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Revenue, Progressivity, And The Flat Tax

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  • MUN S. HO
  • KEVIN J. STIROH

Abstract

This paper uses detailed household data to analyze revenue potential and progressivity under two popular "flat tax" proposals. The results show that the Hall and Rabushka version of the flat tax would generate $626 billion in revenue in 1993 while the more generous plan of Armey and Shelby would produce only $538 billion. Integrating the individual tax with the business tax indicates that both proposals are progressive. However, there is a substantial shift of the tax burden from the highest income classes to the middle classes in comparison to the current system. Copyright 1998 Western Economic Association International.

Suggested Citation

  • Mun S. Ho & Kevin J. Stiroh, 1998. "Revenue, Progressivity, And The Flat Tax," Contemporary Economic Policy, Western Economic Association International, vol. 16(1), pages 85-97, January.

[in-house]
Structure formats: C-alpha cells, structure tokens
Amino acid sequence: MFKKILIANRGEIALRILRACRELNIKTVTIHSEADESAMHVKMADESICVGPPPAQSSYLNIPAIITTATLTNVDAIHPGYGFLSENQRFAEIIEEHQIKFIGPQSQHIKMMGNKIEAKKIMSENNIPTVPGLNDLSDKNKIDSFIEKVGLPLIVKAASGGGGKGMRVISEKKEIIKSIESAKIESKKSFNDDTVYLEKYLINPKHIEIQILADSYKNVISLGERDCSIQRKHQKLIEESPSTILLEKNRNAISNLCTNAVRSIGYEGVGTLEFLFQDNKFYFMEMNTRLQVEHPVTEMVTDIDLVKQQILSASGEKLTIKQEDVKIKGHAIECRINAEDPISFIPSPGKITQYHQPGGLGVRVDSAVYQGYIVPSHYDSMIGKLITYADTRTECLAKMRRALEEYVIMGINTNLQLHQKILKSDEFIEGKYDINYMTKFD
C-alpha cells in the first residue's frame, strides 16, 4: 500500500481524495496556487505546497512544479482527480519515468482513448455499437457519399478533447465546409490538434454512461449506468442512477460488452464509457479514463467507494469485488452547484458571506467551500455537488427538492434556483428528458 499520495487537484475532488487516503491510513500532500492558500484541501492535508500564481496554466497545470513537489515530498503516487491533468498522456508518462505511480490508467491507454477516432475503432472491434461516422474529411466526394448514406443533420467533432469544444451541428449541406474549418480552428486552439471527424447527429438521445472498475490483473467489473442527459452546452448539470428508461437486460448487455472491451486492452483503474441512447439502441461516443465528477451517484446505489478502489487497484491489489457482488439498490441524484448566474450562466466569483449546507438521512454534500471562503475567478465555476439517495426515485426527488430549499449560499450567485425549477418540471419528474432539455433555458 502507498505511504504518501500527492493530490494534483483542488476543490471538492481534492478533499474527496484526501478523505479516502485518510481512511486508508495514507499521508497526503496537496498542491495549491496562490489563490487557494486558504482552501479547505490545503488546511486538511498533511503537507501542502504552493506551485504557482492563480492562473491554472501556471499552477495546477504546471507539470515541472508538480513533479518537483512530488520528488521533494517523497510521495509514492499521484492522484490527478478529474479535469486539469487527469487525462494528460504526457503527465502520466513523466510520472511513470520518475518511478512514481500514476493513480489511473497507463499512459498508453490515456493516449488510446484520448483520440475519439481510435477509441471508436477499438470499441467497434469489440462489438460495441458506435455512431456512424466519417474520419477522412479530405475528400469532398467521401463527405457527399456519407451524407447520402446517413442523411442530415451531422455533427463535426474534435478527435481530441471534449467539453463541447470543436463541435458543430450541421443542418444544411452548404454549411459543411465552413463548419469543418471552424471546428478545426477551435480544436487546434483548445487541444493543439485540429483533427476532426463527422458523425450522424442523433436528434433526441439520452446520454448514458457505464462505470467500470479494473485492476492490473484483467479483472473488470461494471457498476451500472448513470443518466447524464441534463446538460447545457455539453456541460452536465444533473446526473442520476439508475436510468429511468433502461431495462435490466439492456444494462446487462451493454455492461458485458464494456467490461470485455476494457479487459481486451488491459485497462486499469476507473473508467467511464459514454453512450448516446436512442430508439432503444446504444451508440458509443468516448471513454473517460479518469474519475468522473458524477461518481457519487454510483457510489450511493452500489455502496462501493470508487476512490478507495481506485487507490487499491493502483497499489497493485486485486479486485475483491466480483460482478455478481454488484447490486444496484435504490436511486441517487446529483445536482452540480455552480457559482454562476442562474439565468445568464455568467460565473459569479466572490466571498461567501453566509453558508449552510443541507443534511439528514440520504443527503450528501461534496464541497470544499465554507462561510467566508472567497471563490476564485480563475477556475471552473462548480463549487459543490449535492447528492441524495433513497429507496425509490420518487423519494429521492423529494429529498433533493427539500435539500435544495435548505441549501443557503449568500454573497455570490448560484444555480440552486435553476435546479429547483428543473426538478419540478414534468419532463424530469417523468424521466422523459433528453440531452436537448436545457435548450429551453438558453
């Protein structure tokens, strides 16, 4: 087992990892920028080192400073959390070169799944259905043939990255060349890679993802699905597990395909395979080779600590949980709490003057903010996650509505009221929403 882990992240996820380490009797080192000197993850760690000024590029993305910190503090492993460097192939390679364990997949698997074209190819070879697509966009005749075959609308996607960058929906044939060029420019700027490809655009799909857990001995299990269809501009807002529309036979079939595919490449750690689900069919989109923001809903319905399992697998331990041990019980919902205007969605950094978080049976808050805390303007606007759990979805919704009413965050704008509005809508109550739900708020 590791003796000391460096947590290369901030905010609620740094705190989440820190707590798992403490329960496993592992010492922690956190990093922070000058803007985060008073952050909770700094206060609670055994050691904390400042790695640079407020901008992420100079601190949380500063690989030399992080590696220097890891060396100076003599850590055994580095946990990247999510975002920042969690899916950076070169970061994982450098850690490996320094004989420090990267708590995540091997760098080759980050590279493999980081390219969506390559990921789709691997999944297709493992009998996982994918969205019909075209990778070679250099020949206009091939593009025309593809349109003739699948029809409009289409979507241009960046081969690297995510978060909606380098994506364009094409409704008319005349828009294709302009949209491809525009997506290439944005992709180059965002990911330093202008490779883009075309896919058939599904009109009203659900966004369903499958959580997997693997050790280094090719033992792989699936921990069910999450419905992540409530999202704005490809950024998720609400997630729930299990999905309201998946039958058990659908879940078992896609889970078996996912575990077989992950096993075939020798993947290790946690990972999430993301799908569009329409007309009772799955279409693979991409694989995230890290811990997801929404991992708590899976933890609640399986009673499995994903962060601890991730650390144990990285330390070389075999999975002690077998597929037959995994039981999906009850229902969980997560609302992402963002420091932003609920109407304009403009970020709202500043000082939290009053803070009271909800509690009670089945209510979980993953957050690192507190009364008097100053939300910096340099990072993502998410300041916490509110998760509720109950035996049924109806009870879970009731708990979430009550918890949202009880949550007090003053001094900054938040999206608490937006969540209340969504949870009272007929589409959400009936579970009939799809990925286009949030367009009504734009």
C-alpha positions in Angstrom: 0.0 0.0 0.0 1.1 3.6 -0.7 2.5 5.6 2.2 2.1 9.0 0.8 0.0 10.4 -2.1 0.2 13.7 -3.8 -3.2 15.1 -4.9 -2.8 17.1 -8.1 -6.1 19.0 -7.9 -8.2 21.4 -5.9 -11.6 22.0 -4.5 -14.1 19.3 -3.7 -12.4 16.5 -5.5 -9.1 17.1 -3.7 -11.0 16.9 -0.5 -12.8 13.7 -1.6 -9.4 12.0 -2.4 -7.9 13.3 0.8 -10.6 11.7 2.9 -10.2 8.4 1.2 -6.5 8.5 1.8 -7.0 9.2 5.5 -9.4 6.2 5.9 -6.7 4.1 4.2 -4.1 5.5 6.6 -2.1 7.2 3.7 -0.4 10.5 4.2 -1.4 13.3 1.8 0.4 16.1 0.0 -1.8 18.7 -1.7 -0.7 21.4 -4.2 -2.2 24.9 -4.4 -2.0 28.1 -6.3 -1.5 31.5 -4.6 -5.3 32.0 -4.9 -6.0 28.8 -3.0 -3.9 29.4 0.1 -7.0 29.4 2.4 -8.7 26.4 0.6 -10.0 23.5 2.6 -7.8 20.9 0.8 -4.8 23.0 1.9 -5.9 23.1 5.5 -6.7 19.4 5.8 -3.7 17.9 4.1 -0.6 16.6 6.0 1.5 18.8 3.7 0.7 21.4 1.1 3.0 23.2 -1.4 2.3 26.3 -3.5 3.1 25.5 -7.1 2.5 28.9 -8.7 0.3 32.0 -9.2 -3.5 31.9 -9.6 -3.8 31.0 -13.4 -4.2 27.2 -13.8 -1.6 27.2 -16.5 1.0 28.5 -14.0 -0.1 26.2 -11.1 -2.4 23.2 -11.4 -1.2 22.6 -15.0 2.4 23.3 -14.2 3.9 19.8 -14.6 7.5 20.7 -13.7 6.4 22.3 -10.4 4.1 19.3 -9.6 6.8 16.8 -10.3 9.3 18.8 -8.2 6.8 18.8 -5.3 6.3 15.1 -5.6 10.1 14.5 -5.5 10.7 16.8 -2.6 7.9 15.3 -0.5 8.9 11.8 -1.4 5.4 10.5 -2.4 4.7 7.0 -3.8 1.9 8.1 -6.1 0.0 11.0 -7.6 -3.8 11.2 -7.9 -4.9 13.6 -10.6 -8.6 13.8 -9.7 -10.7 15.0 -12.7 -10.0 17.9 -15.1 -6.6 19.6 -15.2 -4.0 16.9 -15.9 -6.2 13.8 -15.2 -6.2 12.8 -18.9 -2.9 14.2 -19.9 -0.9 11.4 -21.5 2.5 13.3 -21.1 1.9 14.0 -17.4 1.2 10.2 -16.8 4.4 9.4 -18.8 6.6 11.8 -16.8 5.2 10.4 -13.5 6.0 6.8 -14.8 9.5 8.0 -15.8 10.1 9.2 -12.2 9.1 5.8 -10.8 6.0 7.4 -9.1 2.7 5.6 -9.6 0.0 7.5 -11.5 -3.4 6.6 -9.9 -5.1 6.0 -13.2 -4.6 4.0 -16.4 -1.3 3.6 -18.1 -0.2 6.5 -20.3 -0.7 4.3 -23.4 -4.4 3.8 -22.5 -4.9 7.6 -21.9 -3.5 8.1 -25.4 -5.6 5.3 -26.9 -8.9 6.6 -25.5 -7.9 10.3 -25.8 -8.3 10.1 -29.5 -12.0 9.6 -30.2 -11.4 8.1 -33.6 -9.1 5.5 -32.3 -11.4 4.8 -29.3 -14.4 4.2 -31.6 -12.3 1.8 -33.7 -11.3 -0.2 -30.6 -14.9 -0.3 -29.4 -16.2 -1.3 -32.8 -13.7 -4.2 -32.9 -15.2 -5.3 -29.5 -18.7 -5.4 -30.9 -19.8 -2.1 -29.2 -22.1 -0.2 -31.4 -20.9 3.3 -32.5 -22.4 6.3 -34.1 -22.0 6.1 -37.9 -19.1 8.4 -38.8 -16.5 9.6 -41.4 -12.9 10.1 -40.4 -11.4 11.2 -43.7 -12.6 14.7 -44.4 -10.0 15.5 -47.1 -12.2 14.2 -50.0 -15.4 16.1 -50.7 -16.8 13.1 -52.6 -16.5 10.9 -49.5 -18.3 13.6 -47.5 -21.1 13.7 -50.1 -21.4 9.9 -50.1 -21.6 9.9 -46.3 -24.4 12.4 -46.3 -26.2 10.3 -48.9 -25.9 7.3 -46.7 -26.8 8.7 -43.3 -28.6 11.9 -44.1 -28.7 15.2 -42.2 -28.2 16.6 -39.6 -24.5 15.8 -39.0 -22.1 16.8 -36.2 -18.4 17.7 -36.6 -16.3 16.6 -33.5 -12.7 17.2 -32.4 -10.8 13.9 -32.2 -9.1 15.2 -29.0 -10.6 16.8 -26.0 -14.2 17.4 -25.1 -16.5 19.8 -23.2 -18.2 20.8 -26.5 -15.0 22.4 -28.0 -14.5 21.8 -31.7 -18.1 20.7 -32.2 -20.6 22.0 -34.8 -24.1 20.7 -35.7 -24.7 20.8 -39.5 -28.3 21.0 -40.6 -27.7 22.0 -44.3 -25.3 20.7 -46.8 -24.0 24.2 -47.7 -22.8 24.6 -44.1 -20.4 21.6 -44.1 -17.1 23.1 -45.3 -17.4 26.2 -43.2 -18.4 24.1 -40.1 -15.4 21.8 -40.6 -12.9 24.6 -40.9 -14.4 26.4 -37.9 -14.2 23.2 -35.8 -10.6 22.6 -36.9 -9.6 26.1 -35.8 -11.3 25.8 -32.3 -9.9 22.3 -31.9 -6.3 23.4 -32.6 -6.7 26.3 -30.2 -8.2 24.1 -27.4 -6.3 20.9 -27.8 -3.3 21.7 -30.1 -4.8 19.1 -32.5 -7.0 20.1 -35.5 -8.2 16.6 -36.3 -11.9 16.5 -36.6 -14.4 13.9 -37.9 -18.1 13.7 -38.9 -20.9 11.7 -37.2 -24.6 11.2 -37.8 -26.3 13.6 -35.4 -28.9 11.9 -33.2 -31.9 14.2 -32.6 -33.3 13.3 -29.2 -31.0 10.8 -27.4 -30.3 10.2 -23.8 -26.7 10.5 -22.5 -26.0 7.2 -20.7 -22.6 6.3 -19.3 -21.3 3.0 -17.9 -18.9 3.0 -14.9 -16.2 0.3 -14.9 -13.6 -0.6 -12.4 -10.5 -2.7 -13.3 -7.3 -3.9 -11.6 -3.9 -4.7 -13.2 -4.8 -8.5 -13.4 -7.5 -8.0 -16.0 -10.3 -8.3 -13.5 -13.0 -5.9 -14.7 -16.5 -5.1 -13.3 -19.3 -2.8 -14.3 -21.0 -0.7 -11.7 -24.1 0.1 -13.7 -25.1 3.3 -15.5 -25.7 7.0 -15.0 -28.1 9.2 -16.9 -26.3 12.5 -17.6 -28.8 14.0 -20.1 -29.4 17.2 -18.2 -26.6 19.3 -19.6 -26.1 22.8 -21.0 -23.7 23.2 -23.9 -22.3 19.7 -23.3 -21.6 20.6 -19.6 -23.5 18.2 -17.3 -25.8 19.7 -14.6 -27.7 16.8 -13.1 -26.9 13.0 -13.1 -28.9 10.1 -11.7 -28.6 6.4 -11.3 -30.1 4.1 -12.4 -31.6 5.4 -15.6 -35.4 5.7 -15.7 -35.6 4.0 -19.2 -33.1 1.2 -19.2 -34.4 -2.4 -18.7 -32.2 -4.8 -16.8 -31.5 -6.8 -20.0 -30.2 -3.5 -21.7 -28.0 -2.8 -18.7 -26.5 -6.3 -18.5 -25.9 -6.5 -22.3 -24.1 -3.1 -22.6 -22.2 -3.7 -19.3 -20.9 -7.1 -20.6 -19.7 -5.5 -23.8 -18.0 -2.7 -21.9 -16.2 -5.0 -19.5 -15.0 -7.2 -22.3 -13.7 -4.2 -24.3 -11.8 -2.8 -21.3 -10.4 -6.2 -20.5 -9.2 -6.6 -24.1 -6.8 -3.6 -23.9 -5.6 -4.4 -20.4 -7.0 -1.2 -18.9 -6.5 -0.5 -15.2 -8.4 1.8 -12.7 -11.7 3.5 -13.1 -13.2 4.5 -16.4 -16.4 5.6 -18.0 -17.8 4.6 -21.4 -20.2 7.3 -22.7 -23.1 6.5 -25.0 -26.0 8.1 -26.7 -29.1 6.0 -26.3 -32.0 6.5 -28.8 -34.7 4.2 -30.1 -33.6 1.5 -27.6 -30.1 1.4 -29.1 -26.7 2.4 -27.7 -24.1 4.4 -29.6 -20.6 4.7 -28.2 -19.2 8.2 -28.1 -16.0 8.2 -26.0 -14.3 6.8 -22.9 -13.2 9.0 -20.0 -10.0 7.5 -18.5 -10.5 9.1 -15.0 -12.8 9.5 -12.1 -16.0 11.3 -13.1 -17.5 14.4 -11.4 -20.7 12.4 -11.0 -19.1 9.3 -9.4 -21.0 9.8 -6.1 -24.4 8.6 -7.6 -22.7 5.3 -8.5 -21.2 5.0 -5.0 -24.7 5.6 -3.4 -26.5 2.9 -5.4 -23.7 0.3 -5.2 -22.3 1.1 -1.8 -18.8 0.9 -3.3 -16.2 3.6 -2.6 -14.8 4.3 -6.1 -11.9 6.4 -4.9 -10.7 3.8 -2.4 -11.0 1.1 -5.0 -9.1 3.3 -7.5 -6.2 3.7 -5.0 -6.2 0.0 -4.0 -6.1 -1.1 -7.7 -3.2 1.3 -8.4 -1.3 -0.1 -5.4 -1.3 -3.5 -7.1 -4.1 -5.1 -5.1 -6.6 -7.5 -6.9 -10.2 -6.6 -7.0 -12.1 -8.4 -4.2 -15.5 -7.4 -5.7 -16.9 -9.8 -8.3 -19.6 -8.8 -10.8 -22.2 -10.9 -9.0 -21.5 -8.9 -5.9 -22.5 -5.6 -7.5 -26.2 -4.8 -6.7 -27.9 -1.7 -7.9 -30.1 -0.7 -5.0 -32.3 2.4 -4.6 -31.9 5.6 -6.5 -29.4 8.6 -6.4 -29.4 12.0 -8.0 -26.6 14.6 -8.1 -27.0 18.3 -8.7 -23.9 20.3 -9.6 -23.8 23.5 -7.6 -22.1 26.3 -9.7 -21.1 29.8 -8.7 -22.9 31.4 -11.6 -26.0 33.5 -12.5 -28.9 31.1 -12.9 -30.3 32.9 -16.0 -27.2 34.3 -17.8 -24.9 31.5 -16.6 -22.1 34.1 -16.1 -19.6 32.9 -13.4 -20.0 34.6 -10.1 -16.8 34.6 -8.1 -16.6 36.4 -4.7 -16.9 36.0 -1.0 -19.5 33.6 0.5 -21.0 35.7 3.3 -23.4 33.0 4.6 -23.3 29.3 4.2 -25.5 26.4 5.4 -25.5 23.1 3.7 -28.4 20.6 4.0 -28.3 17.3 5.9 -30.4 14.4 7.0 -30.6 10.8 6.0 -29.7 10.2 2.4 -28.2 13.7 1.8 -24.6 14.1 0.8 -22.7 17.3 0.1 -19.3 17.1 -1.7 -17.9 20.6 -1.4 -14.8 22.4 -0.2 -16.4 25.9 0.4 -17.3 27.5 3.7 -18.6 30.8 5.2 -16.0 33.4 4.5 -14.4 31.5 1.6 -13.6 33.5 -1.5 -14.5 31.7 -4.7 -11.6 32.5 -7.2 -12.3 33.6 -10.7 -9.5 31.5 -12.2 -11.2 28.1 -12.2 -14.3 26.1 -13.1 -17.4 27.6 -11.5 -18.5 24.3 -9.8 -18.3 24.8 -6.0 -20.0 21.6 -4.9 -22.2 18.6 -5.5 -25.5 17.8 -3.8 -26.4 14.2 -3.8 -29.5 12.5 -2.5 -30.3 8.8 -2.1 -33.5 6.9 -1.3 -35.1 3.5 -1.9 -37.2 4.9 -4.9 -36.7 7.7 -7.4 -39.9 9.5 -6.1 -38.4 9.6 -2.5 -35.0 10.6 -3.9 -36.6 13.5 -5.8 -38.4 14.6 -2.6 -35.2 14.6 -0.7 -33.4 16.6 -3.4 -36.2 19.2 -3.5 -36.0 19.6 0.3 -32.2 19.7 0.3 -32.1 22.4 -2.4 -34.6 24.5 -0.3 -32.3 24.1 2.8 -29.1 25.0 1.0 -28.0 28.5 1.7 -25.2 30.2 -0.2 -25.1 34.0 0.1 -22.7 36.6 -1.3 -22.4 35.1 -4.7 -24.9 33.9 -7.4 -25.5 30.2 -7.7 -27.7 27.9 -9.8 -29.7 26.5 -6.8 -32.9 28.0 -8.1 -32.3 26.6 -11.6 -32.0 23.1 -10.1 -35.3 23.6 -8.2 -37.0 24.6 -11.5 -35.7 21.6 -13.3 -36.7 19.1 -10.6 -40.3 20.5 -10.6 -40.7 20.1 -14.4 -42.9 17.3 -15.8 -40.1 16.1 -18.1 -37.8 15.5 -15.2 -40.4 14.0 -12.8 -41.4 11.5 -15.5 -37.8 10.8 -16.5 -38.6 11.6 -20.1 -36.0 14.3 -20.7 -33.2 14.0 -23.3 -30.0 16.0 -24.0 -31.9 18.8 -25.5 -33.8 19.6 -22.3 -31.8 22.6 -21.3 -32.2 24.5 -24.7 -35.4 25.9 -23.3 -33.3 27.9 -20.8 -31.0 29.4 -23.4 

• Handle: RePEc:bla:coecpo:v:16:y:1998:i:1:p:85-97
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    File URL: http://www.blackwell-synergy.com/doi/abs/10.1111/j.1465-7287.1998.tb00503.x
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    References listed on IDEAS

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    1. Feld, Alan L., 1995. "Living With the Flat Tax," National Tax Journal, National Tax Association;National Tax Journal, vol. 48(4), pages 603-617, December.
    2. Sabelhaus, John, 1993. "What Is the Distributional Burden of Taxing Consumption?," National Tax Journal, National Tax Association;National Tax Journal, vol. 46(3), pages 331-344, September.
    3. Feld, Alan L., 1995. "Living With the Flat Tax," National Tax Journal, National Tax Association, vol. 48(4), pages 603-17, December.
    4. Sabelhaus, John, 1993. "What is the Distributional Burden of Taxing Consumption?," National Tax Journal, National Tax Association, vol. 46(3), pages 331-44, September.
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    Cited by:

    1. Sandra Hadler & Christine Moloi & Sally Wallace, 2007. "Flat Rate Taxes; A Policy Note," International Center for Public Policy Working Paper Series, at AYSPS, GSU paper0706, International Center for Public Policy, Andrew Young School of Policy Studies, Georgia State University.
    2. Jorgenson, Dale W. & Yun, Kun-Young, 2013. "Taxation, Efficiency and Economic Growth," Handbook of Computable General Equilibrium Modeling, Elsevier.

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